Having a comfortable, safe home office is often a decision between fact and fiction. Let’s dispel some myths.
Relegated to a home office, it’s time to get comfortable
Now that the majority of us are commuting to our spare bedroom for another fun-filled day of work, we get to design our workspace completely. We are no longer sharing a cloth-covered cubicle wall with the guy from IT, no more dirty dishes left by others, and no more industrial desk and chair. Now we have options.
Advertisements for standing desks have claimed the simple act of getting out of your chair will burn 40% more calories than sitting hunched over the keyboard. It’s a compelling story. So much so Facebook and Google bought into and provided standing desks for their employees.
Standing, though, isn’t without drawbacks. Spending 10 hours a day on one’s feet in anyplace other than a tradeshow floor seems, well, seems wrong. Any waitress can tell you this is a sure-fire path to varicose veins and constricted arteries.
On the positive side, many people report arm and wrist pain was diminished or alleviated when they switched a standing desk. Some have said standing desks cause back pain. The majority agree the key is moderation.
Don’t buy a standing desk and expect to begin standing for eight to ten hours a day immediately. Instead, try standing in the mornings or every other day. Break it up and let your body become acclimated.
Whether you choose to stand or sit, it’s moving once an hour that can make the most significant difference. Anyone with an Apple Watch knows this because there’s a handy alarm that reminds them to get up, or if already standing, get moving. Make coffee, get the mail, pet the dog, pick up the kids. Whatever it takes, just move.
Exercise ball as a chair
Those advertisers are at it again. They would have us believe using an exercise ball as, and office chair will reduce fatigue and discomfort, but is it true?
The idea of sitting on an unstable ball is that the sitter will increase his or her trunk muscles through constant activation while trying to balance. Ideally, this will increase one’s core strength, improve posture, and decrease the discomfort of sitting on a hard surface all day. Like standing desks, there are claims of additional calorie burn as well.
So what do the experts say? The bulk of research on this topic shows that people are accumulating problems more than they are burning calories. In a study published on Sage Journals, the authors found, “Prolonged sitting on a stability ball does not greatly alter the manner in which an individual sits, yet it appears to increase the level of discomfort.”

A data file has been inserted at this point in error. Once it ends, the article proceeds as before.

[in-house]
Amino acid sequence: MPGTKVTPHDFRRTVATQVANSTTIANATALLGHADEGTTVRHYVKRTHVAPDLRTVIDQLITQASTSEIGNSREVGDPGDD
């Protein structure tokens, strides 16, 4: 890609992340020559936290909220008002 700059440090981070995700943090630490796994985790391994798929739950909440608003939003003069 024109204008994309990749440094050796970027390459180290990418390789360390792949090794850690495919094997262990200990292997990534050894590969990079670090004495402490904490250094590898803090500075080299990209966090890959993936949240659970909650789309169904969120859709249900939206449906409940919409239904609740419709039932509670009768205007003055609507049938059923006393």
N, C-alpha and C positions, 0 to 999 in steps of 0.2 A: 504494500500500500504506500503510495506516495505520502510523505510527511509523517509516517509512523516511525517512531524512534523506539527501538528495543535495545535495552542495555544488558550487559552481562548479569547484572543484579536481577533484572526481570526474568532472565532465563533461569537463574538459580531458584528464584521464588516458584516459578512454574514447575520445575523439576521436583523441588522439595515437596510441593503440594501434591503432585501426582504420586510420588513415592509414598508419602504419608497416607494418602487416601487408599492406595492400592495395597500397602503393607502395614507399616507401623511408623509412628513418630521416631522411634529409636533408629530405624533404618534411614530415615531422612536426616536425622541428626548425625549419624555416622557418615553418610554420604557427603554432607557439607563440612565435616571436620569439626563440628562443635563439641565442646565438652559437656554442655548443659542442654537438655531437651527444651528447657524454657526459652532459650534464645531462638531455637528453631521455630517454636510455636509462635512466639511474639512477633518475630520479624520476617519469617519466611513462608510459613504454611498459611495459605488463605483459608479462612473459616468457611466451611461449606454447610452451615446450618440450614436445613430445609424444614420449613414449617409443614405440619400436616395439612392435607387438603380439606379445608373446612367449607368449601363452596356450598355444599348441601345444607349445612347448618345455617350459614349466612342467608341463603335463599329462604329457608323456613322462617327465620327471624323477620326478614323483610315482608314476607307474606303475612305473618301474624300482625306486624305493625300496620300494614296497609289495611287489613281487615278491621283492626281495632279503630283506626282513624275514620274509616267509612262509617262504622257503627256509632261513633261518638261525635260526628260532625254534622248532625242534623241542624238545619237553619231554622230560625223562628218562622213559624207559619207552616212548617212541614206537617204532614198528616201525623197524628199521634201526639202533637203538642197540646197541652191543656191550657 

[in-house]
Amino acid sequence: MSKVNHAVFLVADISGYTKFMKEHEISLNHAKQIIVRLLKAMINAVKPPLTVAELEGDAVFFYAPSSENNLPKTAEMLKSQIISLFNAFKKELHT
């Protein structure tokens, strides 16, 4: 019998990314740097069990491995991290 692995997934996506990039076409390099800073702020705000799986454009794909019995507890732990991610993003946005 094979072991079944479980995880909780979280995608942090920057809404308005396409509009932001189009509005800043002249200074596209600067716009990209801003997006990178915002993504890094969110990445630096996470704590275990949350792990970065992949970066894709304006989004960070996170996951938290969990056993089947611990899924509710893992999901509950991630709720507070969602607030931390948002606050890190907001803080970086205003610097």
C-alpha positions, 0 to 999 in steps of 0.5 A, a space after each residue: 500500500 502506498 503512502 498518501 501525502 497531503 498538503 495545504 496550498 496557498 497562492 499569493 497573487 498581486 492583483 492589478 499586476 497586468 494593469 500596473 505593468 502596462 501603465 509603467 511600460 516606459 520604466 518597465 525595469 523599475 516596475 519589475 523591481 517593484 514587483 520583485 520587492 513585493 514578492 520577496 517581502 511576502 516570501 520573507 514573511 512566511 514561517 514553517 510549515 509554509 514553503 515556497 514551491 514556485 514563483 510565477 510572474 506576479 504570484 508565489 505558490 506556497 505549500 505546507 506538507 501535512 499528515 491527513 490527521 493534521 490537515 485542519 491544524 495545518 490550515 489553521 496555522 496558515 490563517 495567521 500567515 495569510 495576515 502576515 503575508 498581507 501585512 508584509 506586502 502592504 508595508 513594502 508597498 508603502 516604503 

Another study published on ScienceDirect found, “There was no difference in muscle activation profiles of each of the 14 muscles between sitting on the stool and ball. Calculated stability and compression values showed sitting on the ball made no difference in mean response values. The contact area of the seat-user interface was greatest on the exercise ball.”
That sounds like a no.
Computers on or off?
Should you shut off the monitor as protection from hacking attacks, prevent wearing out the on/off button, or keep your screen from burning out? Probably not. Here’s why.
While you are away from your computer, there are processes to run, such as software and firmware updates—not to mention all the software updates just waiting for a break in the activity. If using an automated online backup process (doesn’t everyone?), that process needs to run as well. All of this can be inconvenient if it runs in the middle of the workday and slows your computer.
Leaving the computer on all the time is convenient and, according to some, it prolongs the usable life. It also generates heat that can reduce electricity demands by replacing the amount of heat needed to warm a cold house.
Conversely, turning your computer off reduces the amount of electricity used, extends the usable life (according to others), reduces ambient noise, and reduces heat output. This excess warmth is unwelcome by people in warm climes that use air conditioning.
If the computer is always on, restart it every couple of days to free up the memory, which may be caching information you no longer need. You might find it more convenient to restart at night so it will be up and running for the morning.
If the computer is a laptop, keep it on a cooling pad. These portable computers run hotter because the components are crammed together in a small case.
Everyone has an opinion and it’s rare when they all agree. Deciding whether to stand, sit on a ball, or turn off your computer is, in the end, a personal decision. We all want our life to be more convenient and to reduce risk. Working from home seems to be here to stay, at least for the foreseeable future, so spend some time trying new things to figure out what works best for you.